—Kathryn Scanlan, author of “Backsiders

I hope Brett Lockspeiser and Joshua Foer google themselves, because I have wanted to thank them for creating Sefaria, an open-source site and app which collects texts from three thousand years of Jewish thought, as well as important rabbinical commentaries. It’s free, the presentation is so simple, and you can really feel the historical consciousness behind the whole project. Their “About” page reads: “We are the generation charged with shepherding our texts from print to digital in a way that can expand their reach and impact in new and unprecedented ways.” A simple thought, but that statement really moves me: seeing oneself as part of a generation among generations, each with its own task.

Then there is Marlen Haushofer’s The Wall, which I read last year and have thought about every day since. New Directions is reissuing it this summer. It was written in German in 1963 and follows a woman who finds herself suddenly separated from the rest of society by a transparent wall that appears one day, very tall and very long and dug into the ground; she cannot get around it and does not know how it came to be there. It is about our reasons for living, self-sufficiency, solitude, men, women, war, and love, and the problem of other minds. And the animals in this book—oh! I don’t understand why this book is not considered one of the most important books of the twentieth century. I have been anxiously pushing it on everyone I know, and now I push it on you.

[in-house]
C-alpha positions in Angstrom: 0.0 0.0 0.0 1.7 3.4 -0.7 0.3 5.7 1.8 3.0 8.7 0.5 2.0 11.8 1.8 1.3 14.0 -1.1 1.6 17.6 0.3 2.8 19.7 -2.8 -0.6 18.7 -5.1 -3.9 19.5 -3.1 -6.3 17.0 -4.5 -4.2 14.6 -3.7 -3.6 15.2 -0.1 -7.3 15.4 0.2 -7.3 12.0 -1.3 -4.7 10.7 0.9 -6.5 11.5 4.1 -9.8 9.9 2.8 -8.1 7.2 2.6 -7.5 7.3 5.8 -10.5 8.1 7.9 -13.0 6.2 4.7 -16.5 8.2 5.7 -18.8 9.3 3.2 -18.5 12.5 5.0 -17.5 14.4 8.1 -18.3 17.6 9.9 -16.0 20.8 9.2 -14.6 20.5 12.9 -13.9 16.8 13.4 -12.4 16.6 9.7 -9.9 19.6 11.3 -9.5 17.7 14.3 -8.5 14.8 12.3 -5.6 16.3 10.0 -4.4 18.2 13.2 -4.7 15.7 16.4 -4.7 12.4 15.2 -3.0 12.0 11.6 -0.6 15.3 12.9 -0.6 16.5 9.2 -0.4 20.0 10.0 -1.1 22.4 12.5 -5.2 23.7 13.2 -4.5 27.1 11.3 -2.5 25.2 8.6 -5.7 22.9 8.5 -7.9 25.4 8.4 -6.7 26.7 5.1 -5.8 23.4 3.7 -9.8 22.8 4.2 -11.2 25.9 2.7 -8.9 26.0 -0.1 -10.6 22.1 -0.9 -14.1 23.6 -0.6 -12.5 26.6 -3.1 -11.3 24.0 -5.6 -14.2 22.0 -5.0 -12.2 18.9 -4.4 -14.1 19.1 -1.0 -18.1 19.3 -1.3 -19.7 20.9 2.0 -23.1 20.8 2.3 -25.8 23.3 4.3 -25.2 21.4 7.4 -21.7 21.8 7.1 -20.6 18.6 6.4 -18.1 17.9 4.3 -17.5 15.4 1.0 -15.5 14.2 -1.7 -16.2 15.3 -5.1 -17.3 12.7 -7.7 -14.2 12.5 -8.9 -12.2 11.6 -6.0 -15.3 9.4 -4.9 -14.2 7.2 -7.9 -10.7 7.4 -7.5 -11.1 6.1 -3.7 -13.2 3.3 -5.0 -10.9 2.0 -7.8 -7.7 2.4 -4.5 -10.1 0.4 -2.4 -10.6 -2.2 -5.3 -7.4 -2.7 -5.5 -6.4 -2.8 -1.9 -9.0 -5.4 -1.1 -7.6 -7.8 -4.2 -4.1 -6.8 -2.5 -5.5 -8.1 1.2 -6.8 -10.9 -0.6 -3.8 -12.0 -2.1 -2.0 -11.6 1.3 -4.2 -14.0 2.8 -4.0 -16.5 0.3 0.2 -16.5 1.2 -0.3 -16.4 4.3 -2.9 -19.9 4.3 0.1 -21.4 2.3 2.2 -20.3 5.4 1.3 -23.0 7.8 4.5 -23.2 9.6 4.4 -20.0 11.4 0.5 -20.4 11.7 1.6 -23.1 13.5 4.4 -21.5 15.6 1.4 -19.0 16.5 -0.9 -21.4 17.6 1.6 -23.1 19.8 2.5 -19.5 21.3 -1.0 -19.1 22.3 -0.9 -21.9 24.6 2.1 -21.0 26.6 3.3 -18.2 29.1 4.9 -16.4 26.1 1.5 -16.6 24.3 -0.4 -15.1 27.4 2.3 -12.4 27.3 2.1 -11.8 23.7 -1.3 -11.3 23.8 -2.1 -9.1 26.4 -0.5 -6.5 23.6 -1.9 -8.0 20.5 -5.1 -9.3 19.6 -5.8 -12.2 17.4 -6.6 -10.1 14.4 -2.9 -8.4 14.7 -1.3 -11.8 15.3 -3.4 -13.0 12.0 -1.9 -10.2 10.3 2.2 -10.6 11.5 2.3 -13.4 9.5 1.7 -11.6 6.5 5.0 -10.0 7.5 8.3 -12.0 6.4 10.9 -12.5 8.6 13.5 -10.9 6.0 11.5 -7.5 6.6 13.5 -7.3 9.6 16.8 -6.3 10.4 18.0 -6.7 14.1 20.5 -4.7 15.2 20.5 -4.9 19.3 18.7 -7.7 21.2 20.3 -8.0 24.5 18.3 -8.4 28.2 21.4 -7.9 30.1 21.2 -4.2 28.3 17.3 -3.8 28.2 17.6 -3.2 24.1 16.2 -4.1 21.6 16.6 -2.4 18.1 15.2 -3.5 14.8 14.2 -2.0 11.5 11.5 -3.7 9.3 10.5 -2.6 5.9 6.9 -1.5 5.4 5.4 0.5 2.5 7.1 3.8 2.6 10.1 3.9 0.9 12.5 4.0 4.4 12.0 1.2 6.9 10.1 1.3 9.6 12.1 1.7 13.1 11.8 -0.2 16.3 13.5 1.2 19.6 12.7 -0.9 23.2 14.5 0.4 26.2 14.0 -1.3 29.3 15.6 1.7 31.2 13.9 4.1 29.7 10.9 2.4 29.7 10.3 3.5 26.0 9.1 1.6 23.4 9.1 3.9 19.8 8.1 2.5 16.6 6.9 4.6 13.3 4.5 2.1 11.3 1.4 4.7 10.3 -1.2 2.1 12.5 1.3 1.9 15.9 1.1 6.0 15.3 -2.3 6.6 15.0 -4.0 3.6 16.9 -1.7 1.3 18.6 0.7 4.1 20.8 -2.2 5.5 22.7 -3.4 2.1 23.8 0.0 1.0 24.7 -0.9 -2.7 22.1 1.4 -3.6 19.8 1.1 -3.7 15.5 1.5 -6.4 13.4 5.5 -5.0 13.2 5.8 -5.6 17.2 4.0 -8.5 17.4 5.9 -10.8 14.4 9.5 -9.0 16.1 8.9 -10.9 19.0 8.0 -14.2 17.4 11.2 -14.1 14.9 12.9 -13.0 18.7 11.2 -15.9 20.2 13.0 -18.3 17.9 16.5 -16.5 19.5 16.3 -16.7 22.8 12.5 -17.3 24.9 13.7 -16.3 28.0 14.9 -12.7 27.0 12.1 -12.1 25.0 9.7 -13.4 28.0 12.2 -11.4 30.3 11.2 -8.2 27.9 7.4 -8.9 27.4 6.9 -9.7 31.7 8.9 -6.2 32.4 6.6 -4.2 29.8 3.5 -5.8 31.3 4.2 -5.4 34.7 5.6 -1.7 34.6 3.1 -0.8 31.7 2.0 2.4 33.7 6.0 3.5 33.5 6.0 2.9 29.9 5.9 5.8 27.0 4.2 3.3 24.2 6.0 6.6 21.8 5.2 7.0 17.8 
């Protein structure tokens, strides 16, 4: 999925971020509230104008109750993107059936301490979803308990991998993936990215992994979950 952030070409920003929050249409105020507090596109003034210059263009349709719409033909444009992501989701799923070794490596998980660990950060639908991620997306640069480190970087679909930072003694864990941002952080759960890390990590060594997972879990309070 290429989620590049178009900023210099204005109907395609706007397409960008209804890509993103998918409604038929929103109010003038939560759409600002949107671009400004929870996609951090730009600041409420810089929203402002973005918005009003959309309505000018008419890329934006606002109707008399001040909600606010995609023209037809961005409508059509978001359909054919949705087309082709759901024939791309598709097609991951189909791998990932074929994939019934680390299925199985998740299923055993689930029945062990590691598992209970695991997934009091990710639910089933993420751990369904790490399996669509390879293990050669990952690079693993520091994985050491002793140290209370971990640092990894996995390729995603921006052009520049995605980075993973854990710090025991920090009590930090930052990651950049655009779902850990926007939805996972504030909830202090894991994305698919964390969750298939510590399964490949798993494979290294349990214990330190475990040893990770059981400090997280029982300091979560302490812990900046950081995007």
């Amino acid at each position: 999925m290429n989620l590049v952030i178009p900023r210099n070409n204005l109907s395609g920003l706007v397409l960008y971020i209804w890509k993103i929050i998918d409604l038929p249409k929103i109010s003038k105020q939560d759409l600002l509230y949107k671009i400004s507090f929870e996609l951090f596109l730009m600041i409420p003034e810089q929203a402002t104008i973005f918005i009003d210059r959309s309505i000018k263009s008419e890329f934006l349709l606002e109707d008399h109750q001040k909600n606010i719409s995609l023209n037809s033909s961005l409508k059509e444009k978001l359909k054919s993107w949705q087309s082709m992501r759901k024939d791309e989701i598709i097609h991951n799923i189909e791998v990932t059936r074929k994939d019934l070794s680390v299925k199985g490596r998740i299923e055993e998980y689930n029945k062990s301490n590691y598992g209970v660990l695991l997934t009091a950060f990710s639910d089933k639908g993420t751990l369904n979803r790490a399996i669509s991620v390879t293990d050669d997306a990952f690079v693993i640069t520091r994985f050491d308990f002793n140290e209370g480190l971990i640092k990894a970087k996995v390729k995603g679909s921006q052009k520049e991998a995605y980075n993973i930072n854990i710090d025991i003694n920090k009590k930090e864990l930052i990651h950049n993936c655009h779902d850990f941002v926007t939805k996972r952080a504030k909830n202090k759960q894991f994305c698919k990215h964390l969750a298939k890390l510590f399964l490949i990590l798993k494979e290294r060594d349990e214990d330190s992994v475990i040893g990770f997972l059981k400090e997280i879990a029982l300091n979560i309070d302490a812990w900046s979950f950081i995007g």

—Sheila Heti
You can read Sheila Heti’s interview with Caren Beilin on the Daily here

I’m prone to blaming “seasonal change” for my mood, saying things like, “I’m feeling weird, but maybe just because it’s March.” There might be something to this; there might not. It’s an imprecise kind of astrology that makes me feel porous to the world around me. Well, spring makes me sad. Something about the lengthening evening light, the cold but sunny days, the constant promise of rain—it reminds me of the school year ending, of things coming to a close. Then again, spring also makes me elated: all those flowering trees.